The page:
Take a census of the entire assembly of the Children of Israel.
It is due to Hashem’s love of the Jewish people that He wants them counted constantly, teaches Rashi. He also tells us that the way people were counted was by each person’s giving a coin. “When you will count the Jewish people according to their numbers, let each man give Hashem an atonement for his soul so that there will not be a plague when counting them.” Rashi explains that this is to avoid what happened in the times of King David. During the reign of King David, a devastating mistake was made. David decided to count the Jewish people, and did so in no special way. Halacha tells us that it is permissible to count the number of raised hands in a room, but not the people themselves. We cannot count people. But David did. And the Jews were hit with a death wave in which a staggering 70,000 people died, from one end of the nation to the other. Our Sages tell us that actually, only one person died. His name was Avishai ben Tzeruyah, and though he was only one man, he was worth 70,000. It sounds a bit unusual to refer to one person as 70,000 – what is the message, and why choose to teach us the value of this man in this specific way and context?
If the Jewish people are counted in an ordinary fashion, it will cause a plague. Hashem, therefore, directs Moshe to count the Jews in an unusual way, wherein each person gives a coin. The coins will then be counted, and the census will thus be accomplished without pestilence. Why does this solve the problem? And what was the problem to begin with?
The reason why it is forbidden to count Jews is really quite simple – you have no idea what anyone else is worth. One person may be worth far more than another. To count people as equally valuable is simply incorrect. David made that mistake – but he learned his lesson when he lost one man who was worth 70,000 men. That is the lesson. We count people based upon what they have contributed to society. That is really what life is about. “He who detests gifts is truly alive,” stated Shlomo. We can count everyone only if they give something – for a gift can be quantified. When Moshe counted his people, each one gave something of himself, and that was what was counted. Thus, nobody had to be taken away.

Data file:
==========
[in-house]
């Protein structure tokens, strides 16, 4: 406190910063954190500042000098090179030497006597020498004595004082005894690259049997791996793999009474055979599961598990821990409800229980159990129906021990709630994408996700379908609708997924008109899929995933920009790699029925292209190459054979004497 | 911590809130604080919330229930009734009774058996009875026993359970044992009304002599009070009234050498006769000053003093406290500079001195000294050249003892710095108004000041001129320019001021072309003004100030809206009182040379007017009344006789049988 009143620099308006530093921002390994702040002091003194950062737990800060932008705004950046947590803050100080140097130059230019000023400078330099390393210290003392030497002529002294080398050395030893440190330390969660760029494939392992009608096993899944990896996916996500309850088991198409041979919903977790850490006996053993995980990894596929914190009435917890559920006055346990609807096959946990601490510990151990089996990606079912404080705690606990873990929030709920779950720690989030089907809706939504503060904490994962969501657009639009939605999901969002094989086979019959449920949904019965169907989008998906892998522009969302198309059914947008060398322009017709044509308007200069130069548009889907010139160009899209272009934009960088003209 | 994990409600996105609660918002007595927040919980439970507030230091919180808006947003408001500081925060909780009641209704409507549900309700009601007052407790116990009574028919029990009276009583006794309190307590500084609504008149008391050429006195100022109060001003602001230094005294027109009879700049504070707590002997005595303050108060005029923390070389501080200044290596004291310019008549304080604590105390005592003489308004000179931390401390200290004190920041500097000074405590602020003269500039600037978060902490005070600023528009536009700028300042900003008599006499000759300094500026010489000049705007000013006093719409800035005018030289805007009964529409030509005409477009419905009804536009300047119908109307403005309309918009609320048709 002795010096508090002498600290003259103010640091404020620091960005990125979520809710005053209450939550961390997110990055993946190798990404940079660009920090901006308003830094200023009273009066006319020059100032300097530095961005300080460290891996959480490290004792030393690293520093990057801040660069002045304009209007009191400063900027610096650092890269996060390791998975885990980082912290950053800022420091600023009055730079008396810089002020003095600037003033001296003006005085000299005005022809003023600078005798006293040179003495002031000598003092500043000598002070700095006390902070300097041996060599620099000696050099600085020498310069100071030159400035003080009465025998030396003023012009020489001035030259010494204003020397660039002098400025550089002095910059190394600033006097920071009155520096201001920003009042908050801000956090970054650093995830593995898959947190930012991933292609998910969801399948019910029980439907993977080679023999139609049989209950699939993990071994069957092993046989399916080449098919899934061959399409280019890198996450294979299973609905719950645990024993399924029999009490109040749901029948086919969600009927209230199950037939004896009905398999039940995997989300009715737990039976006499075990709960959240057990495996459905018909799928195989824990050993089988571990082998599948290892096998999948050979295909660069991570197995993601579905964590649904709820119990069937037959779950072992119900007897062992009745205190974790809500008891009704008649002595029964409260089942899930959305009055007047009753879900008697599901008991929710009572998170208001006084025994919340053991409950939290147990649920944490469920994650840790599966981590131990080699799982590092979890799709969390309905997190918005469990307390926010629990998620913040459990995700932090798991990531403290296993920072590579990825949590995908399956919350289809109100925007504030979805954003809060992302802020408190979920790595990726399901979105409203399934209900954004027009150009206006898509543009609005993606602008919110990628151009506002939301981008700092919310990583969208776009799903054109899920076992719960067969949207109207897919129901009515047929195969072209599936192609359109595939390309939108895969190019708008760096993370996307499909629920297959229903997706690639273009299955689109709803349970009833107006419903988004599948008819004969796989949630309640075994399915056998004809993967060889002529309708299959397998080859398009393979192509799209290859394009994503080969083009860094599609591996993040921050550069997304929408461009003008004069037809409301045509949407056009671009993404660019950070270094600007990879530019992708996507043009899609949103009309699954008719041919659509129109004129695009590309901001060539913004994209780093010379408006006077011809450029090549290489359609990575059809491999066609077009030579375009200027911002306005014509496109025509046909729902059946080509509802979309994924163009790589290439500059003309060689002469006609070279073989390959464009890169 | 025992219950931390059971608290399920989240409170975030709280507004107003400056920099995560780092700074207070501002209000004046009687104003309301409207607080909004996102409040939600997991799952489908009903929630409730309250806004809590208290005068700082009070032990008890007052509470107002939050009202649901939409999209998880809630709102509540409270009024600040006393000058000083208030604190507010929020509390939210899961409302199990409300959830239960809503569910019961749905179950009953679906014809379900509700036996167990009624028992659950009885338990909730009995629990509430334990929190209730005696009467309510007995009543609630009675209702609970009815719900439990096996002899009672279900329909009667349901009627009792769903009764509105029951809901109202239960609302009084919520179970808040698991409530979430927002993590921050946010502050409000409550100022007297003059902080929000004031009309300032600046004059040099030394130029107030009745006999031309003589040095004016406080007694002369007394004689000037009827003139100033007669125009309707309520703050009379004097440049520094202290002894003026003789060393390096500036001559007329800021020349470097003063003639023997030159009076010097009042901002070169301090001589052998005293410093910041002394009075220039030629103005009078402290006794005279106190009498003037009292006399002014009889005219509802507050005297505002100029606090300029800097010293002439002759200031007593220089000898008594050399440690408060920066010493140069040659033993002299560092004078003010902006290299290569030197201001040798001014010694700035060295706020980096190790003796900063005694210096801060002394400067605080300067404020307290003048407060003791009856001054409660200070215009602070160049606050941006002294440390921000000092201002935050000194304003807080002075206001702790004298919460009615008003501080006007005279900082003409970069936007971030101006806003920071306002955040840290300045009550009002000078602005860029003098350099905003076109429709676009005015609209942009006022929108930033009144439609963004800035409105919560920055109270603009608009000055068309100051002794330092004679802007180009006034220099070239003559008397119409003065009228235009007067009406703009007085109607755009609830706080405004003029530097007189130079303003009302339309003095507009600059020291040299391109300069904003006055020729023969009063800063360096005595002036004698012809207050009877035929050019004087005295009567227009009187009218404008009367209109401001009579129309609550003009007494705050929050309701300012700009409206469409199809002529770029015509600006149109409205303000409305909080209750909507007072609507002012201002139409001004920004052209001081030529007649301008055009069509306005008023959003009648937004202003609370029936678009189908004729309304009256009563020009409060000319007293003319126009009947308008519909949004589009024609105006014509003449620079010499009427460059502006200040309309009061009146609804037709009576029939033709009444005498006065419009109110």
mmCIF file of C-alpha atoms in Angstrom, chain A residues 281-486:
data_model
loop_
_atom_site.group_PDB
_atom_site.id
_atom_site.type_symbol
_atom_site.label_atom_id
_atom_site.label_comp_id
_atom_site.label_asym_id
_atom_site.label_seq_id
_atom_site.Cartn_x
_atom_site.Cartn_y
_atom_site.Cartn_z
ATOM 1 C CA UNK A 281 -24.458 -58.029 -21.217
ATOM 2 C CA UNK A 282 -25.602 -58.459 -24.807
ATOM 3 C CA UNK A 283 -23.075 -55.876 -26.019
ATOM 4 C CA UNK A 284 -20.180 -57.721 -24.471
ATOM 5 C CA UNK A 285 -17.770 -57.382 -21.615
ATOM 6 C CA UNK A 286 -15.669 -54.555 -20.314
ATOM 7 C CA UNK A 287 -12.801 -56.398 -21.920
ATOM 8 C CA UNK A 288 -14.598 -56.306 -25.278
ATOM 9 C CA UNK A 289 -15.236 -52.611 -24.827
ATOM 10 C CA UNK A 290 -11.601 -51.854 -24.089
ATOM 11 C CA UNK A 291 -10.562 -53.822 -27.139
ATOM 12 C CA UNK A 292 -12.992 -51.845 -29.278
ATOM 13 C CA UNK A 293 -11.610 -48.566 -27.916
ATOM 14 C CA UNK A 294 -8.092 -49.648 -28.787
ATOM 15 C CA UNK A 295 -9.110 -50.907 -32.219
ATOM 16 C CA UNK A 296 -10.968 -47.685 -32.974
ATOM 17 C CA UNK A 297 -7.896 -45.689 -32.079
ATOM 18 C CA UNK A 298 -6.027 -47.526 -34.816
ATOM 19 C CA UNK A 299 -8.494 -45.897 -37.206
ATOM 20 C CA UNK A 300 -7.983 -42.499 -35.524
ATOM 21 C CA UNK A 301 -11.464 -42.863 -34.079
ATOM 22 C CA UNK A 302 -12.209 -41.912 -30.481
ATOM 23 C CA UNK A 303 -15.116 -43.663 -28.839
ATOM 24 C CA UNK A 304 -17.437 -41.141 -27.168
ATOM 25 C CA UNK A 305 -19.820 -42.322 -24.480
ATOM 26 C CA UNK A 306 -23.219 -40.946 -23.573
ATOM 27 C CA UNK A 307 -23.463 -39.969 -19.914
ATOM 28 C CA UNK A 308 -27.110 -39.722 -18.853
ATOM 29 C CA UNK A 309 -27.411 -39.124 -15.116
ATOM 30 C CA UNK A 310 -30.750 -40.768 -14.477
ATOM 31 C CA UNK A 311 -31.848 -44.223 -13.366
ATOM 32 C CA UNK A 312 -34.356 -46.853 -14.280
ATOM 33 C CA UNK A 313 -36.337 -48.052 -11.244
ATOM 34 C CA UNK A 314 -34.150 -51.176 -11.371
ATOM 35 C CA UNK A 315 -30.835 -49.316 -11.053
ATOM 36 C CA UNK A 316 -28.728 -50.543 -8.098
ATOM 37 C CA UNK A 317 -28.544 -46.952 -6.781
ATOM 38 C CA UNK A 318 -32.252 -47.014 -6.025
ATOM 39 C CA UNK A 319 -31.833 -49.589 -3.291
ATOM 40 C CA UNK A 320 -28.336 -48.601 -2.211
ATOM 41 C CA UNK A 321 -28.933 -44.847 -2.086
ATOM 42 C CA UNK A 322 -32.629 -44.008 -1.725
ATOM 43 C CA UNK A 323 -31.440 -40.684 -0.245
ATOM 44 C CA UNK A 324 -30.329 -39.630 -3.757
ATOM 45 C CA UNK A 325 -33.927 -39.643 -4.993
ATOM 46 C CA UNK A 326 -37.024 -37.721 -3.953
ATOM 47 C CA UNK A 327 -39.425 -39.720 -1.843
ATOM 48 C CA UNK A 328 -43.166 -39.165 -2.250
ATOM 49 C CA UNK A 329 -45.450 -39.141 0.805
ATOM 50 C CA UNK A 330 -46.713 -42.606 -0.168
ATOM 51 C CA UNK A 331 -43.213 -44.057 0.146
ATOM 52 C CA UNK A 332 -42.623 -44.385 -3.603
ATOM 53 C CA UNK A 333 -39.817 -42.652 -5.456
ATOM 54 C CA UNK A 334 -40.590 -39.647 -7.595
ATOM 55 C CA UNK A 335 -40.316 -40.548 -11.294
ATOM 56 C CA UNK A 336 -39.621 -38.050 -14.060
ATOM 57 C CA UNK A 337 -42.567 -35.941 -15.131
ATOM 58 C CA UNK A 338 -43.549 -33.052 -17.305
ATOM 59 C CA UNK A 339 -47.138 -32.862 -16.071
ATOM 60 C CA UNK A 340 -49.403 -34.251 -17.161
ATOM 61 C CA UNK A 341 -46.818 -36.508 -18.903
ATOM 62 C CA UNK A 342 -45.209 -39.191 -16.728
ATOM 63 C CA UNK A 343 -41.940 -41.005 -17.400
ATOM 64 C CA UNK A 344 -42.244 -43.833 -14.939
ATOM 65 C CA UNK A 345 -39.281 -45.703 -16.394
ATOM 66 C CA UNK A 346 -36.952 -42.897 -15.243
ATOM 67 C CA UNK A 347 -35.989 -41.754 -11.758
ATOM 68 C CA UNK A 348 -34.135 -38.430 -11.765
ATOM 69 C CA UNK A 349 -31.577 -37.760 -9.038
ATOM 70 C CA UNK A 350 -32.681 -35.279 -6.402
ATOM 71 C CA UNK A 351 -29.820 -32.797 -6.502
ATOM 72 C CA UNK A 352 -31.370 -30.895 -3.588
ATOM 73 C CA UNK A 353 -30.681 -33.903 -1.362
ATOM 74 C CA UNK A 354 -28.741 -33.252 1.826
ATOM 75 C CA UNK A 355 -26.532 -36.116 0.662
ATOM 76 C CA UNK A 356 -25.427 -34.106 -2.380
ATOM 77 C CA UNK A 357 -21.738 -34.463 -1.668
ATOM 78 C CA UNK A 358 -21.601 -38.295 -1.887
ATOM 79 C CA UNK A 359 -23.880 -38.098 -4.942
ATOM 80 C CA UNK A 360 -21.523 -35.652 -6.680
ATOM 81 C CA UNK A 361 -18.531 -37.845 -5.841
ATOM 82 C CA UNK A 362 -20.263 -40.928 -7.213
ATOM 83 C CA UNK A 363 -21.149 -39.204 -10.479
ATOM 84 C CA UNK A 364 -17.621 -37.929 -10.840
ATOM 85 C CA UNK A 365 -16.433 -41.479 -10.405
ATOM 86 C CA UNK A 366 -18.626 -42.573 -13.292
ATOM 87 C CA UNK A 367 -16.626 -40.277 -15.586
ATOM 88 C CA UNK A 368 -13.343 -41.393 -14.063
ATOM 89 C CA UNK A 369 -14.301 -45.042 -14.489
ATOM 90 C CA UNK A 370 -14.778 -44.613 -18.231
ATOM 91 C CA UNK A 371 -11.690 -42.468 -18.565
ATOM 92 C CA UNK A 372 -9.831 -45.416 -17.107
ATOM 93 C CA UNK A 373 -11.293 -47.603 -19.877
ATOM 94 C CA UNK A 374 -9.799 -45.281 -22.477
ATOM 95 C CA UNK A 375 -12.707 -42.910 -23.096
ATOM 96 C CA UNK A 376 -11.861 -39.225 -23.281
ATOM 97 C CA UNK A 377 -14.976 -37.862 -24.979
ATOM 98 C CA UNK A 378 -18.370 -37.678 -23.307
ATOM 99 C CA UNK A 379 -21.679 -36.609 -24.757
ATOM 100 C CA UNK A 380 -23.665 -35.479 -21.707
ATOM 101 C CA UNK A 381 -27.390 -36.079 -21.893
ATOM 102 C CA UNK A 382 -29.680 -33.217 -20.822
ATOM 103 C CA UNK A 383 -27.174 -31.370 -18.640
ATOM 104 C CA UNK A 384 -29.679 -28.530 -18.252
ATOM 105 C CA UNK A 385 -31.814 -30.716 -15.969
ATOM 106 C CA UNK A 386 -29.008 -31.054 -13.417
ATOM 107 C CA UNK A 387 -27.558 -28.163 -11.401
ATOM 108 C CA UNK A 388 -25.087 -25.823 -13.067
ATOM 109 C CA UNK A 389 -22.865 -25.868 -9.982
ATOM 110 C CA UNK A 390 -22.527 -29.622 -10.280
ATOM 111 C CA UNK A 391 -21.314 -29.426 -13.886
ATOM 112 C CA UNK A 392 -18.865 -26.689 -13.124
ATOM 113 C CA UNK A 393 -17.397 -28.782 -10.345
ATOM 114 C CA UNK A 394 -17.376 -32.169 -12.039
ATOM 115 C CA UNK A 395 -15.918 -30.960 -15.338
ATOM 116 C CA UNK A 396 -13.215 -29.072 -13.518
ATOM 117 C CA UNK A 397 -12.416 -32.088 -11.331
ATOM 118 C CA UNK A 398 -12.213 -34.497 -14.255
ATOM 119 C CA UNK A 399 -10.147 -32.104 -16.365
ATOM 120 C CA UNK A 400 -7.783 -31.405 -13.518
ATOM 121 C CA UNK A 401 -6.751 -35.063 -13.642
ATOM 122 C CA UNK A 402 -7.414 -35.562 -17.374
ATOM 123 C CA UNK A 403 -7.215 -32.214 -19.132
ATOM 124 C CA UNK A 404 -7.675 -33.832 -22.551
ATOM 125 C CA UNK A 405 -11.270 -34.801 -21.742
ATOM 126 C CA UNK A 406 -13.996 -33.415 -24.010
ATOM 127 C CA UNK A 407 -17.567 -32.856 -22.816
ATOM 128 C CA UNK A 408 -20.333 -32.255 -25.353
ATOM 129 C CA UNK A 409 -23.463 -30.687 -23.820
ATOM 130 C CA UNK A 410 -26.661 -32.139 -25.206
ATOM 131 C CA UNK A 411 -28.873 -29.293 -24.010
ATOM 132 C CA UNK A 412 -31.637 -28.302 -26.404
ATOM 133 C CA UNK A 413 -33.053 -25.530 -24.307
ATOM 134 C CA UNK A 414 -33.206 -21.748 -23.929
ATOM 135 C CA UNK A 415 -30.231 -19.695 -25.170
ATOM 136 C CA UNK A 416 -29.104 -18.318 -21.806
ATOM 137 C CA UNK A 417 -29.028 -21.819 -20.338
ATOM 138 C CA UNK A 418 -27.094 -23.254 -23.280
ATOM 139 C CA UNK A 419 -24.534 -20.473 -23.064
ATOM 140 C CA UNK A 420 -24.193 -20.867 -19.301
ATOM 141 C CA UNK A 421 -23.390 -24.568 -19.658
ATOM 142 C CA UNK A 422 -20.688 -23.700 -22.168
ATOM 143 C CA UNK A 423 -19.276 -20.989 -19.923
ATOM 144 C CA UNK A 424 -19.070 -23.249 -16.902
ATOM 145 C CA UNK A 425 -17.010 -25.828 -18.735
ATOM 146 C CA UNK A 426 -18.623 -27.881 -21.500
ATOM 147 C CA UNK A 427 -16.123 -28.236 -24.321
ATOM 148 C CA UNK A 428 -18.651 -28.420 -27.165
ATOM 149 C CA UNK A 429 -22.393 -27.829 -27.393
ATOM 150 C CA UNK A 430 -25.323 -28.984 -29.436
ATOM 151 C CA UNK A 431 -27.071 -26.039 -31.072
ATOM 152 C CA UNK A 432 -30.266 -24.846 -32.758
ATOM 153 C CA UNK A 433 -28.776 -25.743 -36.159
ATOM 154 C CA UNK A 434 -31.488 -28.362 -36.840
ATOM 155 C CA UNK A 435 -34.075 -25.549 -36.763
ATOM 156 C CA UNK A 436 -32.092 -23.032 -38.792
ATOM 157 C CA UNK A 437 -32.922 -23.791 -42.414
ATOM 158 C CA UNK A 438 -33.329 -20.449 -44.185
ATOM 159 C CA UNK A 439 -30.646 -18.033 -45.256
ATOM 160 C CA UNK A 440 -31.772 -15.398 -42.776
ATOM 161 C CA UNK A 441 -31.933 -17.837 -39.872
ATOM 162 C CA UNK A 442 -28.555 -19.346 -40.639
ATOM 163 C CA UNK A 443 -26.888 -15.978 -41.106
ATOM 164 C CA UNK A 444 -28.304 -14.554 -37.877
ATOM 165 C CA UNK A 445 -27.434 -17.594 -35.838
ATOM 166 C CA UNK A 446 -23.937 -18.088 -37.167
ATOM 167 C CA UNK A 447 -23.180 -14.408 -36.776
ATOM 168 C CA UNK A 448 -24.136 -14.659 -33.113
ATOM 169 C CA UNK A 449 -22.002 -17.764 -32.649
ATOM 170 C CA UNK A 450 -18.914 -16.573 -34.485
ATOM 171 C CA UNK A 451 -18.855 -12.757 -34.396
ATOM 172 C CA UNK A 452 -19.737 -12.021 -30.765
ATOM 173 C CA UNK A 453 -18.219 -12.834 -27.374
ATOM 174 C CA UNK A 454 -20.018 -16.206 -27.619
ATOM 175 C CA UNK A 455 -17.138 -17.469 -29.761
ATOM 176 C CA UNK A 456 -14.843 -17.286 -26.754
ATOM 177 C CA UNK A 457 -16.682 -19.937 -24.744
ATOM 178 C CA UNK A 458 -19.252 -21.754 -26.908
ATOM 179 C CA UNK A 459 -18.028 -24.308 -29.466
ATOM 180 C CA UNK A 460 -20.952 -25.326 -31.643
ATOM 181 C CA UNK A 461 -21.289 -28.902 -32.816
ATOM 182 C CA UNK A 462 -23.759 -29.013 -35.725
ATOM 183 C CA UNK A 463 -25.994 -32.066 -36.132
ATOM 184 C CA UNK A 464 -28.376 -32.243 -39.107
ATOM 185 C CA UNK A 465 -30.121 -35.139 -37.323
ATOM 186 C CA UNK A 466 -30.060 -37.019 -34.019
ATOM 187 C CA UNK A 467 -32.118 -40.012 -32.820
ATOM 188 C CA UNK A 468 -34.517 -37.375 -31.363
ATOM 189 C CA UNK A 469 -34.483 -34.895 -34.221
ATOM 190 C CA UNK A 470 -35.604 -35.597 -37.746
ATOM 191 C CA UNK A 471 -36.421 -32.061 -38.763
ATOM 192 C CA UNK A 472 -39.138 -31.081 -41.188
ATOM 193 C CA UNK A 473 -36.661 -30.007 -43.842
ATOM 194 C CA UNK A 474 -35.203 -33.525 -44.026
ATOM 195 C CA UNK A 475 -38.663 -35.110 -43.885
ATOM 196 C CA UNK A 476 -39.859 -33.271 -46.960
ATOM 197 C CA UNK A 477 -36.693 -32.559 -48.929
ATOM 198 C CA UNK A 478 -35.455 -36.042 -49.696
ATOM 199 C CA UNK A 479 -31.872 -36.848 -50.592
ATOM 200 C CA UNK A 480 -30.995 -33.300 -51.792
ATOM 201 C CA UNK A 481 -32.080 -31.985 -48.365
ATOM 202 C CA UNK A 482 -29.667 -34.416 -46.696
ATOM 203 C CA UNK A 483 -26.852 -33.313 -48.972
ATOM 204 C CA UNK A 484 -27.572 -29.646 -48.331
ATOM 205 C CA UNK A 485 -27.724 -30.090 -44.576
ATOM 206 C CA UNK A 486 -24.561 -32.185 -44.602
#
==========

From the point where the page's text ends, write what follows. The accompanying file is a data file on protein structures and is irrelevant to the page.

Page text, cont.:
Avishai’s passing is referred to as “70,000 from one end of the nation to another”! (literally, “from Dan to Be’ersheba”). Now that we know that it was one man, and he certainly lived in only one city at a time, how are we to understand this statement? The message is the same, explains the R. David Luria. Hashem took one man, whose positive influence affected the length and breath of his nation, and taught us a lesson. One man can span a nation, from Dan to Be’ersheba.
Overpopulation is dangerous in a society of takers. When people consume more than they produce, each new person is just another liability. But when people are innovative, and givers – when people produce more than they consume – the more, the merrier! Our aim must be to produce a society of givers and builders. It is only when we are fruitful that our multiplying and “overpopulation” can truly have any meaning.
 Bamidbar 1:2
 Shemos 30:11
 Shmuel 2:24
 Talmud Yoma 22b; Magen Avraham 156 and Avnei Nezer, Y.D. 399:3, 450:3, and 452:5. See, however, R. Moshe Feinstein in Igros Moshe Y.D., vol. 3, 117:2, who does not understand the Gemara’s permission to count fingers at face value.
 Pirkei Dirabbi Eliezer 43
 As explained by Rabbi David Lapin
 Mishlei 15:17
 There is another reason given by R. Shlomo Wolbe for the prohibition of counting Jews (Shiurei Chumash Mipi Maran Hamashgiach, Jerusalem: 2008, p. 98) – Jews are spiritual rather than physical, and spirituality cannot be quantified.
 Biur Radal, ibid.